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CVM Alum Finds Calling, Gives Back

students and staff walking in front of CVM main building
Photo by Nathan Latil/NC State Veterinary Medicine

When Nancy Rathbun-Ramsey was a kindergartener in Buffalo, N.Y., she scrawled in crayon what she wanted to be when she grew up.

“I put down ‘animal doctor’ because I didn’t know how to spell ‘veterinarian,’” she says.

It’s a goal that she realized in 1994, when she graduated from the NC State College of Veterinary Medicine. And though now she owns her own successful private veterinary practice in Maryland, the CVM is never far from Rathbun-Ramsey’s mind.

This year, she pledged 10 percent of her estate to the NC State College of Veterinary Medicine.

“I’m so happy with my education and my career,” she says. “Personally, I think I owe everything I have now to North Carolina State. I’ve always donated yearly to the school,” she says. I think it’s only right to recognize who gave you your start.”

Like many veterinarians-to-be, Rathbun-Ramsey always loved animals — but her parents didn’t. Growing up, the family only had one cat. Rathbun-Ramsey didn’t have a dog of her own until after college.

Before she entered high school her family moved to Fort Lauderdale, Fla., and Rathbun-Ramsey set her sights on going to the University of Florida, which has a college of veterinary medicine. After her freshman year, she decided that Florida was just too big, and she transferred back north, to the University of Rochester, where she majored in biology but still was focused on becoming a veterinarian.

While at Rochester, she also got involved with human medicine, volunteering with a campus emergency squad and a local ambulance as an emergency medical technician. Finding the work rewarding, she got additional training as a respiratory therapist at a local hospital, where she worked full-time after college. Never losing sight of her dream, however, Rathbun-Ramsey applied to a veterinary school in New York and planned to resign from her hospital job — until she learned that she hadn’t been accepted. It was a blow.

She took time to reassess. Remembering her original plan to attend the vet school at the University of Florida, she took an exploratory road trip to check out some of the veterinary schools veterinary medicine in the South. Along with the University of Florida, her list included the University of Tennessee, the University of Georgia and NC State.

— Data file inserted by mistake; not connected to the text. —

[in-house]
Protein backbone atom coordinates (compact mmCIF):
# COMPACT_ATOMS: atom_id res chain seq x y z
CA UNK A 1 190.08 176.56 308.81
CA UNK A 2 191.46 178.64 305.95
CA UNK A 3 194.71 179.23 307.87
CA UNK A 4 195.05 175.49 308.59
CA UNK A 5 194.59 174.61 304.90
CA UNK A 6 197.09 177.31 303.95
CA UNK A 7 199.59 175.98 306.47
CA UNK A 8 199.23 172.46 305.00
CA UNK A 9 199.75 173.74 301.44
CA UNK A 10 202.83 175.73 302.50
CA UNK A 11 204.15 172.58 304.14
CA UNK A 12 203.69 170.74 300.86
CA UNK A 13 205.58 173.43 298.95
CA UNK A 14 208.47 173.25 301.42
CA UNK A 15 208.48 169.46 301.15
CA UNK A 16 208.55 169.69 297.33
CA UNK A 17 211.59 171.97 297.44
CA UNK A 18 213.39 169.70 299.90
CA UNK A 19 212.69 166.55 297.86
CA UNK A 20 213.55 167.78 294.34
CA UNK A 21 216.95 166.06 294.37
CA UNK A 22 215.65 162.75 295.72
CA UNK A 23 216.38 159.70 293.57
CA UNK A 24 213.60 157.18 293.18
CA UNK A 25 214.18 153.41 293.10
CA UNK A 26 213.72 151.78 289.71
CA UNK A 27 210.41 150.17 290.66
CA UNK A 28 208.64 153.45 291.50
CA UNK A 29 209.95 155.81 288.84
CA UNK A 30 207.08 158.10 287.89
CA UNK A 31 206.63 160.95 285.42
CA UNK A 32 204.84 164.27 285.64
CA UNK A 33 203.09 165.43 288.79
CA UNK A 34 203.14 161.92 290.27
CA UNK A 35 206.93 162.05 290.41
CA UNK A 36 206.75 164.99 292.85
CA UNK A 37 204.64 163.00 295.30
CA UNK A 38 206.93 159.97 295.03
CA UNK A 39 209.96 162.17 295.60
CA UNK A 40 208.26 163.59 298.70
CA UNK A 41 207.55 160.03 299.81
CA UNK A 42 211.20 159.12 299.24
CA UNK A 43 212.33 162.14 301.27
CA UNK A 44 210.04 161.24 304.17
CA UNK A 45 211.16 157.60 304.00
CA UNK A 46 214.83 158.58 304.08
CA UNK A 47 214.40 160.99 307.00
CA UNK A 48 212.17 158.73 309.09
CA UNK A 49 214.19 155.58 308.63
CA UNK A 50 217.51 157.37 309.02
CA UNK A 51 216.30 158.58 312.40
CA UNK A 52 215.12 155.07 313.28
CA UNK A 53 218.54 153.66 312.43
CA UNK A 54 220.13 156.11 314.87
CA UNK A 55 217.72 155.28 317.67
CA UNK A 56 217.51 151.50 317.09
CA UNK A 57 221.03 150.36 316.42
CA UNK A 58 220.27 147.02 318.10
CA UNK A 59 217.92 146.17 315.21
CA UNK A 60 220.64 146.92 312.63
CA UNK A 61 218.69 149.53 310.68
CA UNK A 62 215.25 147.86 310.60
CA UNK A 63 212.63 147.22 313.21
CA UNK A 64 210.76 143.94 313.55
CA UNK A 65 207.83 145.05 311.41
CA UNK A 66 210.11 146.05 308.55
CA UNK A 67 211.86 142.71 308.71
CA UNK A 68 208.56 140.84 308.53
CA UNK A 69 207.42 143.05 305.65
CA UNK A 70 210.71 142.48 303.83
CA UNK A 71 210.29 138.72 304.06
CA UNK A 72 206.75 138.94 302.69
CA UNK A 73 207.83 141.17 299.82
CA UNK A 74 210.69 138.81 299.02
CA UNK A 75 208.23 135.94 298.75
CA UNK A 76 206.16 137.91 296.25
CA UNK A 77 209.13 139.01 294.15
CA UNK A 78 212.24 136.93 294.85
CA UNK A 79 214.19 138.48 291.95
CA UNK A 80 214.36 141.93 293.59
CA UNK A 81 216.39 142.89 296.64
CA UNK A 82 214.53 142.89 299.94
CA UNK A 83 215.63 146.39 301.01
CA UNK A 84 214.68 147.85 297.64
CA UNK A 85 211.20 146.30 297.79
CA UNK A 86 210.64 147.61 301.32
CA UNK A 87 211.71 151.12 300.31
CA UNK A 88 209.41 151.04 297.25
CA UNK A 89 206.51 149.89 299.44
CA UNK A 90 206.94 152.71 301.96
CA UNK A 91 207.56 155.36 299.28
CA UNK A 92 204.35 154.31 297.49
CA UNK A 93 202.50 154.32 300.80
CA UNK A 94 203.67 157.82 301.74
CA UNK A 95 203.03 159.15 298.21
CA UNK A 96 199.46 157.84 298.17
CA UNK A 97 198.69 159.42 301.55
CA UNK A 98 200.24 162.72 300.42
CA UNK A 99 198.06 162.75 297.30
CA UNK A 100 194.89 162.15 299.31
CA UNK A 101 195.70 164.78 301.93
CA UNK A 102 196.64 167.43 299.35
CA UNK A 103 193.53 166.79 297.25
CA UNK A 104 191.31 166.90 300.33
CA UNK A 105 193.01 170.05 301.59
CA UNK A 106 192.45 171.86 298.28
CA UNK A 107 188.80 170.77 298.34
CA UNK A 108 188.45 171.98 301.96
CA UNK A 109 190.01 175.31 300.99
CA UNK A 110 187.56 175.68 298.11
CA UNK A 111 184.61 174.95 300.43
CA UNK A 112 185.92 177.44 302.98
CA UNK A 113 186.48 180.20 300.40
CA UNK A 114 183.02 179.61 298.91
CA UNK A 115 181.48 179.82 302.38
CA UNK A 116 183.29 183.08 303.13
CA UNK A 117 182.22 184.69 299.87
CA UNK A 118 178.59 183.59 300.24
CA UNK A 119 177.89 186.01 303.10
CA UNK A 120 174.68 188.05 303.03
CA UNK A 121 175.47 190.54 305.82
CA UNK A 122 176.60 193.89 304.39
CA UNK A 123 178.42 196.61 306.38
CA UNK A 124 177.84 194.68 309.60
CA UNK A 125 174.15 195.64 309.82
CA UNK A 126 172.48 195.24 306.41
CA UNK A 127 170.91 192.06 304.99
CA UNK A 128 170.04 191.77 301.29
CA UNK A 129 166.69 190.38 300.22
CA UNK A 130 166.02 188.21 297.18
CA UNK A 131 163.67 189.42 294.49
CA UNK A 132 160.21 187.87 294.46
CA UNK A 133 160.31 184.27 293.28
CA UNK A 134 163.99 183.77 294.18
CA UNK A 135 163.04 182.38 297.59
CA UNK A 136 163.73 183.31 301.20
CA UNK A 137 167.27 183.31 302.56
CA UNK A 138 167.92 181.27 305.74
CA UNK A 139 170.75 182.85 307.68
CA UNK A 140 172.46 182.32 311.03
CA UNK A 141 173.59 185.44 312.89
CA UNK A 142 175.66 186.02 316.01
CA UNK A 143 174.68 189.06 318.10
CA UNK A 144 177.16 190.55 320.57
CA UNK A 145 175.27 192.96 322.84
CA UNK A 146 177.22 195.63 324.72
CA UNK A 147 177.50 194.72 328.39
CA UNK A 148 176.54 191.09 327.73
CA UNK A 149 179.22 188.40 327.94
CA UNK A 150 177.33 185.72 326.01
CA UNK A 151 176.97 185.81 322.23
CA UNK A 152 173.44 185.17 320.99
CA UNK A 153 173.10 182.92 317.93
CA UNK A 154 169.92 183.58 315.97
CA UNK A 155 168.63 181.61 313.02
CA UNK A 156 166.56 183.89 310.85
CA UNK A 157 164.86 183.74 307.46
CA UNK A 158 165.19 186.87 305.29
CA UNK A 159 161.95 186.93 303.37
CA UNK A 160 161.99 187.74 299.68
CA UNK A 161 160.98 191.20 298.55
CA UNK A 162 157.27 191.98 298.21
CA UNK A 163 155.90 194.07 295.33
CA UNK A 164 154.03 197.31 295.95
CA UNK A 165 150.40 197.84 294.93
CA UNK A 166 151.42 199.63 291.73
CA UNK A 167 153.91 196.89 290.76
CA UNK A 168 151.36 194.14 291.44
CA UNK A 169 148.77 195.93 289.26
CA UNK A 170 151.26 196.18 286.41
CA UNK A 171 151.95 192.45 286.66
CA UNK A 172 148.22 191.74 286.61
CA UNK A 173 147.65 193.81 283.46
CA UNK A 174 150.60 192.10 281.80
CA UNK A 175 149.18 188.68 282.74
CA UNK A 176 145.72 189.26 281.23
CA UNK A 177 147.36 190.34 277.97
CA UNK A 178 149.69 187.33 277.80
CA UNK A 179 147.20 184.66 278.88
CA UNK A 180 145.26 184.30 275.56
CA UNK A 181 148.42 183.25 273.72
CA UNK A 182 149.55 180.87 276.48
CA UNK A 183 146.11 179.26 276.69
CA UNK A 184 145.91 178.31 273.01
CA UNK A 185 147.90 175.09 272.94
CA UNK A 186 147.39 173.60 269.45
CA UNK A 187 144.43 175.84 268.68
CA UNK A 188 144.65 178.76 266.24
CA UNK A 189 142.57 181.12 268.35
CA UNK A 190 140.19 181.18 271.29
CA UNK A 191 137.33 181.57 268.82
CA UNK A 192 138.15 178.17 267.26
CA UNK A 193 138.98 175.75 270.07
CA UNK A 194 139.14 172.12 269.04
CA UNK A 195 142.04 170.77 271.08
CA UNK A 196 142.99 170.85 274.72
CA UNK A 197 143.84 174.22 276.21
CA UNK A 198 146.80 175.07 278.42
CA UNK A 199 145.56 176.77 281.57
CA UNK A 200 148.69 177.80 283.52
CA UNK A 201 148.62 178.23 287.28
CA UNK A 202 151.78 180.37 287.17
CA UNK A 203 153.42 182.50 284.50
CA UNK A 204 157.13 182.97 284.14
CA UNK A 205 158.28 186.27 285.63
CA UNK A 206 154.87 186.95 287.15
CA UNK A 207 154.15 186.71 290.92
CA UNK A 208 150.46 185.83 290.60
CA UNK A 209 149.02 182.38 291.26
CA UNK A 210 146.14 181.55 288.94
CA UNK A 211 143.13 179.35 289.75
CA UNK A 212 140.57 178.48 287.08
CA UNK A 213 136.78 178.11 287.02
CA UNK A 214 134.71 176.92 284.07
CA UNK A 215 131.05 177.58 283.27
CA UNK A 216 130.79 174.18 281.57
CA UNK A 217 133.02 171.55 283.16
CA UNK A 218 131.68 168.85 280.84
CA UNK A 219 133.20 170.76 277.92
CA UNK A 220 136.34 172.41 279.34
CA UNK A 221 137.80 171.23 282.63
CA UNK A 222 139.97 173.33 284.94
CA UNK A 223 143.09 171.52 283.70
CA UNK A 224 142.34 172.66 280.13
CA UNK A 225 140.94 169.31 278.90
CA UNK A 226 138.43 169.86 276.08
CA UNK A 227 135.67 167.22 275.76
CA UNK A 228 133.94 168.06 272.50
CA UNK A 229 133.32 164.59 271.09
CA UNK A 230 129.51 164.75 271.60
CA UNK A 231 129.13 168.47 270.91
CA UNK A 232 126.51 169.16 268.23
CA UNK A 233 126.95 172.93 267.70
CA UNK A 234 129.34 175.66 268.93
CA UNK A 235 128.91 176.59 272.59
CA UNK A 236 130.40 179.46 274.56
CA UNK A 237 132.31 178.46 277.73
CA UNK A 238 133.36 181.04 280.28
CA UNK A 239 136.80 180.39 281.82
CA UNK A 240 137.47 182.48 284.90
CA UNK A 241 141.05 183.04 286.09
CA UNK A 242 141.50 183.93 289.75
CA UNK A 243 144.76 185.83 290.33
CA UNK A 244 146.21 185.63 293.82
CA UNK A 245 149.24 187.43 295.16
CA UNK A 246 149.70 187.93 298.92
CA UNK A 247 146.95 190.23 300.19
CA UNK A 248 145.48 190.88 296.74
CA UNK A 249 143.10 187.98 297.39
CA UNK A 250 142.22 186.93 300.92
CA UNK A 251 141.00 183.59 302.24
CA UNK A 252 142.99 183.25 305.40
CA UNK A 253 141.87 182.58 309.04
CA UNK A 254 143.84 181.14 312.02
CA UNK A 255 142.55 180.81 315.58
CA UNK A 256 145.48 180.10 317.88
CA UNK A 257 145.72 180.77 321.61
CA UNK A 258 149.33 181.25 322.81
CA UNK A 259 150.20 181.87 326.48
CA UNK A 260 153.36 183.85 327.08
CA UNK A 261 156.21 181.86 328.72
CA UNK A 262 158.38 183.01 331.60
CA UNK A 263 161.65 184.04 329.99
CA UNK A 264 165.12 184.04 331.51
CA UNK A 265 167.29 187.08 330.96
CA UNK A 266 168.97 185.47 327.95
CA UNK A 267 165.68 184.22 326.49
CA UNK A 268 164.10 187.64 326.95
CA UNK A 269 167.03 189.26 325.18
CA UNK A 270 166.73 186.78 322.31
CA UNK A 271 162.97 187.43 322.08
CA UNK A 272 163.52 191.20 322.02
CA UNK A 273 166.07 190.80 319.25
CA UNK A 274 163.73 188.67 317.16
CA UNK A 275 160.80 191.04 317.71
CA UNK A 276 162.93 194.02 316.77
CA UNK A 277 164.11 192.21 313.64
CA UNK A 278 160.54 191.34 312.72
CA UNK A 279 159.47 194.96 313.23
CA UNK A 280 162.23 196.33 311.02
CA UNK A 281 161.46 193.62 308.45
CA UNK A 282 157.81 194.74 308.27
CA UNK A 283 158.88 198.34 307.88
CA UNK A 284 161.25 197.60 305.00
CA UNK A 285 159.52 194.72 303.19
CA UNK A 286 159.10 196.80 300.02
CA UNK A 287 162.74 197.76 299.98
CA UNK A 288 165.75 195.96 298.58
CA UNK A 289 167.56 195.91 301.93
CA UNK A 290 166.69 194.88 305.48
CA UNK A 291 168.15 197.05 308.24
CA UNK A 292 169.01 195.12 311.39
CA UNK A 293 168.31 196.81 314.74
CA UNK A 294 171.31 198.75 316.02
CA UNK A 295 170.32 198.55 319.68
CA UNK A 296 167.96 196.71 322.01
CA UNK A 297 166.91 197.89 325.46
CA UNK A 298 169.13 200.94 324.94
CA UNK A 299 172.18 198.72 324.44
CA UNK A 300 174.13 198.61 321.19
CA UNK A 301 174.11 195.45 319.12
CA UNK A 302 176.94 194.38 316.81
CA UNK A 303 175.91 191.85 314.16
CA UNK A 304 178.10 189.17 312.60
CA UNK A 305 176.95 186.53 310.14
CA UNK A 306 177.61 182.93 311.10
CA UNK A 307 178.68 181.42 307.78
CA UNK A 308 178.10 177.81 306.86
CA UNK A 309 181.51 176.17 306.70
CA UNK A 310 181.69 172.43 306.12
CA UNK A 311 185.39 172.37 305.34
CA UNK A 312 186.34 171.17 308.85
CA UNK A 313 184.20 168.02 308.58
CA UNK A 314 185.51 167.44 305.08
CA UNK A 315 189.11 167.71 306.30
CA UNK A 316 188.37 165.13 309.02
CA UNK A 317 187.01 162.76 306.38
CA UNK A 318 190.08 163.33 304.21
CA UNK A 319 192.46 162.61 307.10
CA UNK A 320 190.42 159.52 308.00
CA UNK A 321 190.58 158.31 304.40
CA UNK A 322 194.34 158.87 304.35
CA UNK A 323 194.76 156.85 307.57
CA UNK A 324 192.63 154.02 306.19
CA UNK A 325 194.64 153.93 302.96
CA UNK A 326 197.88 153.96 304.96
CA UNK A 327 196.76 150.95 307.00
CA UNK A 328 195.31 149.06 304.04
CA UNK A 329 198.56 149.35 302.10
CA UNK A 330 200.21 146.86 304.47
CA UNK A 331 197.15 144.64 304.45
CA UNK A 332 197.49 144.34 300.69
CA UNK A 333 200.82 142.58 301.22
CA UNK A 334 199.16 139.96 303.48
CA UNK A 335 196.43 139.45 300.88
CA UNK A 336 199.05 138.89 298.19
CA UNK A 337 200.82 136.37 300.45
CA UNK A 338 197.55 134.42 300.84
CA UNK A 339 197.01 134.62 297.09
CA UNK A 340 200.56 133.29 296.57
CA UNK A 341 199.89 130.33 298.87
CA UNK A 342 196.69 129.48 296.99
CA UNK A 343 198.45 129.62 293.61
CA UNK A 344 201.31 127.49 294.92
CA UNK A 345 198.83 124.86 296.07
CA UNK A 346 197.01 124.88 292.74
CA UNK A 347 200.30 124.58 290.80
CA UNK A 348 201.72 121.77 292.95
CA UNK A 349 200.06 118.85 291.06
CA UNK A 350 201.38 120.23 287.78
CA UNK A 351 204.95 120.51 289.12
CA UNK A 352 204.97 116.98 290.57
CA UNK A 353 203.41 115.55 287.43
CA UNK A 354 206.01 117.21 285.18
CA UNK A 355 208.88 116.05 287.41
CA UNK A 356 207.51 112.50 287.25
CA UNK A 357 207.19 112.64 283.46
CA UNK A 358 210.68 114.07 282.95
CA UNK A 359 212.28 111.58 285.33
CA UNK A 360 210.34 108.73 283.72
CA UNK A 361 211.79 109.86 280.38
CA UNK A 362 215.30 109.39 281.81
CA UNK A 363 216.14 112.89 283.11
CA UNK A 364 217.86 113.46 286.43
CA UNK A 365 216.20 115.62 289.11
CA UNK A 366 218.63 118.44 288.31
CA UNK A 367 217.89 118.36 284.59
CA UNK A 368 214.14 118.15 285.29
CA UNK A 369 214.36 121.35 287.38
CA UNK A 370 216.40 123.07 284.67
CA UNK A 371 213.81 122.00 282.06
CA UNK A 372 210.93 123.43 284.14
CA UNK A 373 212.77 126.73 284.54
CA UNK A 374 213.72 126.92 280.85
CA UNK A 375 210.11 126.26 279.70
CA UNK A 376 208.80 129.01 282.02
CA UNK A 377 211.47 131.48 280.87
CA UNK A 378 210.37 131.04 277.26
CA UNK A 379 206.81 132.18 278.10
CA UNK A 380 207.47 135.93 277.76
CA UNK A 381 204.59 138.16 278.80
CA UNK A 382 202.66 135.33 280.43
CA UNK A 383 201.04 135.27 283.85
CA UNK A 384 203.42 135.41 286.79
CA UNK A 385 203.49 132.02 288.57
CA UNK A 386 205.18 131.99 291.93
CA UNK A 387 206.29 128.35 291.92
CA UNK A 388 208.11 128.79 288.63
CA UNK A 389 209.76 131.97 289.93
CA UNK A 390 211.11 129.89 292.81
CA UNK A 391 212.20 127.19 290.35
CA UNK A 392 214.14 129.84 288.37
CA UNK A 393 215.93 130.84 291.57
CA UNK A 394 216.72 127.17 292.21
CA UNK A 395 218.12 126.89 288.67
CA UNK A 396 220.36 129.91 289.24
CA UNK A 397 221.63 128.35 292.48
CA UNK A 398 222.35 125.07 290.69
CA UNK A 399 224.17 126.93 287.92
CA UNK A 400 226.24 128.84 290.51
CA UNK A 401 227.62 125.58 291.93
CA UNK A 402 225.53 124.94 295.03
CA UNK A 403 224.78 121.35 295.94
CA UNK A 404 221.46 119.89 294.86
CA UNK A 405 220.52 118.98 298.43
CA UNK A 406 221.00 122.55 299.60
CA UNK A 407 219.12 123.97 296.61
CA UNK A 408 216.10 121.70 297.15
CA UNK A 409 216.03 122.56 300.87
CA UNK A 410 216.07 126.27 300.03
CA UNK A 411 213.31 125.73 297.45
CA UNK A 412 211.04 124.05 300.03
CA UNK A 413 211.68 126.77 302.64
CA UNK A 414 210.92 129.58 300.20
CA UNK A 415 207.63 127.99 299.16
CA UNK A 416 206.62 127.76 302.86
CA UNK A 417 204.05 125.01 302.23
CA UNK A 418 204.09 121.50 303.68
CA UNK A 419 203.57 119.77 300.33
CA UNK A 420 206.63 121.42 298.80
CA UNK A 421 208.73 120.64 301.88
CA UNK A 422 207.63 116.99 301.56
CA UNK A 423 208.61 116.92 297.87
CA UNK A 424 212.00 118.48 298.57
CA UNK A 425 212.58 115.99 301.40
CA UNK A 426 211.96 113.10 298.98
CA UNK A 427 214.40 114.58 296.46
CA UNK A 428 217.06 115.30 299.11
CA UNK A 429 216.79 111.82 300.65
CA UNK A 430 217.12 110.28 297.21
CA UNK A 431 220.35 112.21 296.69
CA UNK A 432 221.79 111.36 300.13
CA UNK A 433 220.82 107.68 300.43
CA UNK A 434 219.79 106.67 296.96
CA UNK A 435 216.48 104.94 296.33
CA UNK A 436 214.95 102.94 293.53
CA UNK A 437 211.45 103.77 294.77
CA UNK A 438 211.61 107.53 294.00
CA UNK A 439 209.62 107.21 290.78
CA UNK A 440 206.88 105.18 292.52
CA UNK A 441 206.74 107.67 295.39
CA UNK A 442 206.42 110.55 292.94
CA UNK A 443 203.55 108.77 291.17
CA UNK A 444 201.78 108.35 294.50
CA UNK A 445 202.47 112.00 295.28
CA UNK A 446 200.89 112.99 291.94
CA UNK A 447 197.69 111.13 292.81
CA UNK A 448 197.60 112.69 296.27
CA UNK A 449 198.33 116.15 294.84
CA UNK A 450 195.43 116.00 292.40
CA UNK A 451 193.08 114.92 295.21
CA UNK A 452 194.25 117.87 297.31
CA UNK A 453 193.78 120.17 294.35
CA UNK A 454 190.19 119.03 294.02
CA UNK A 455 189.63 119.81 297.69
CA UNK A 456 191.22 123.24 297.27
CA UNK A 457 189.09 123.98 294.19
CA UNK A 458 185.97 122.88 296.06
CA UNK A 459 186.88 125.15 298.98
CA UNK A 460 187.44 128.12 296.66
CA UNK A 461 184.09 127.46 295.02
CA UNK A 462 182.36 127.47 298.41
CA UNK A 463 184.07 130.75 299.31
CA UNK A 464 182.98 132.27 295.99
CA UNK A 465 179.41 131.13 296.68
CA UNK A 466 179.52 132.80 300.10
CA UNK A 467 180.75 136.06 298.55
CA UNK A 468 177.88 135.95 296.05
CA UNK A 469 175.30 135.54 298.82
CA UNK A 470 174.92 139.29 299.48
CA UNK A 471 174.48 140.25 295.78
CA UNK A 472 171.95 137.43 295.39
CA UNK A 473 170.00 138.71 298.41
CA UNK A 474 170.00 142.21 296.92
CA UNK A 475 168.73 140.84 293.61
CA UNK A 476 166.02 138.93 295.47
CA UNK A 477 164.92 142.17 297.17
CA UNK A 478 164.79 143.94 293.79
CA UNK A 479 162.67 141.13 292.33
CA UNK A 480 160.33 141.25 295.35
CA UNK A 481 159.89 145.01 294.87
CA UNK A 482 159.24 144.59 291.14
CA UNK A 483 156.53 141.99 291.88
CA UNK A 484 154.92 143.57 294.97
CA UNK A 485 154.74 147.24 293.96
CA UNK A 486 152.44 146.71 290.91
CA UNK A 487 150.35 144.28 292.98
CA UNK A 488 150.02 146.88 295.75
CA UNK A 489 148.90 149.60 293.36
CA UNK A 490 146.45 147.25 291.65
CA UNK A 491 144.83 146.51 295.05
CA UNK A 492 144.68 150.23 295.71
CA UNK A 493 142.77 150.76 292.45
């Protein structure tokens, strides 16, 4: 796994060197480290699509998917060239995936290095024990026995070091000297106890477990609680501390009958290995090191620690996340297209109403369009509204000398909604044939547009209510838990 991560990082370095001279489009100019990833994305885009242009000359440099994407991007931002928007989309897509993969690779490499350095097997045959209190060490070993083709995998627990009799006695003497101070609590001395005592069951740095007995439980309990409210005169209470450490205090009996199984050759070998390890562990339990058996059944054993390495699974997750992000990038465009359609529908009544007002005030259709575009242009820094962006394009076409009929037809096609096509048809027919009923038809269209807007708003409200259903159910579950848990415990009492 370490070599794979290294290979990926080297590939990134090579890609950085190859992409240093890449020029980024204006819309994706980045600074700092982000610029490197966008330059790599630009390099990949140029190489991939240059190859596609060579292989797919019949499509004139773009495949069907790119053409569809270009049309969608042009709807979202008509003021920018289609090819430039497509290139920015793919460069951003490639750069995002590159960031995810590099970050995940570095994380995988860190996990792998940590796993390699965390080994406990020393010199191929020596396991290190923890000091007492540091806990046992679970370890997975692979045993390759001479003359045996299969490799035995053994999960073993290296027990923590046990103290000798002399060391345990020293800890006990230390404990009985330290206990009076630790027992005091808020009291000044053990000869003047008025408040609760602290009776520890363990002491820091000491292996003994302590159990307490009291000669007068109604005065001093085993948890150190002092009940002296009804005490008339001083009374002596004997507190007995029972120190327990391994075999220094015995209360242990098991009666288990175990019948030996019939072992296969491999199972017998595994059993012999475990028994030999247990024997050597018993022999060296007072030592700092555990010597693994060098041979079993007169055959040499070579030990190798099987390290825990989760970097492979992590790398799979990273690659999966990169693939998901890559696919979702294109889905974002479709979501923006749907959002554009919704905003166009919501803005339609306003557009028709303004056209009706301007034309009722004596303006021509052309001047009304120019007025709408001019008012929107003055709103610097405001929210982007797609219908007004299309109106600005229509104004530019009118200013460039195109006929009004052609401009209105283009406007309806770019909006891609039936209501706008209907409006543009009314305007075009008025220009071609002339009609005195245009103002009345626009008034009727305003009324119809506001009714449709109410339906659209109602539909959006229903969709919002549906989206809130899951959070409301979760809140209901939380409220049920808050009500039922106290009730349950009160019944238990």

Her first stop was North Carolina. It would be the last.

“I loved the look of North Carolina — the water, the pine trees, everything. I canceled the rest of the trip.”

To establish residency and qualify for in-state tuition, she got a job as a respiratory therapist at Duke University Hospital , where she ended up working for six years.

When she applied to NC State, Rathbun-Ramsey knew that the competition would be tough. However, she got an in-person interview as part of the application process, and thought she aced the interview. In March 1990, she received an envelope in the mail. It was big.

“When I opened it and saw that I was accepted, I screamed,” she said.  So much so that her little dachshund, Genesee, ran and hid in the closet, she says.

Her time at NC State was everything she had hoped for and more. “I loved every minute of it,” Rathbun-Ramsey says. “It was really great. I have nothing but positive things to say about NC State. I’d do it all over again if I could.”

Finally on track to realize her childhood ambitions, she loved every minute of her time at NC State, devouring every experience at the CVM. After graduation, she had her sights firmly set on working in a small animal practice.

That took her to Waldorf, Md., outside of Washington, D.C., where she worked for the next four years in a general practice there. Around the same time, Rathbun-Ramsey went on a blind date with Buck Ramsey, the brother of a veterinary technician at the practice. Next year, they will celebrate their 20th wedding anniversary.

Buck Ramsey is from Prince Frederick, a small town in Southeast Maryland, and he longed to move back home to pursue a career in commercial construction. In 1998 the Ramseys moved there, and Rathbun-Ramsey went to work for the Prince Frederick Animal Hospital. In 2003, she purchased ownership of the practice, which was then in a 2,000-square-foot house and had a staff of 12. It has thrived since then, moving into a 7,000-square-foot hospital, and now employs 36 people, including six veterinarians.

[give url=”″ headline=”Foster the Future” subheadline=”Support the bright minds of the CVM today.” ]

In addition, the Ramseys have a 12-year-old son, Thomas, and a house full of the pets Rathbun-Ramsey never had as a child, including a dachshund, a bowlegged cat, a fish and a hermit crab, Hermie.

Life is good — and busy — in Prince Frederick.

“I feel I owe it all to NC State,” she said. “It gave me all I needed to get this far.”

~Steve Volstad/NC State Veterinary Medicine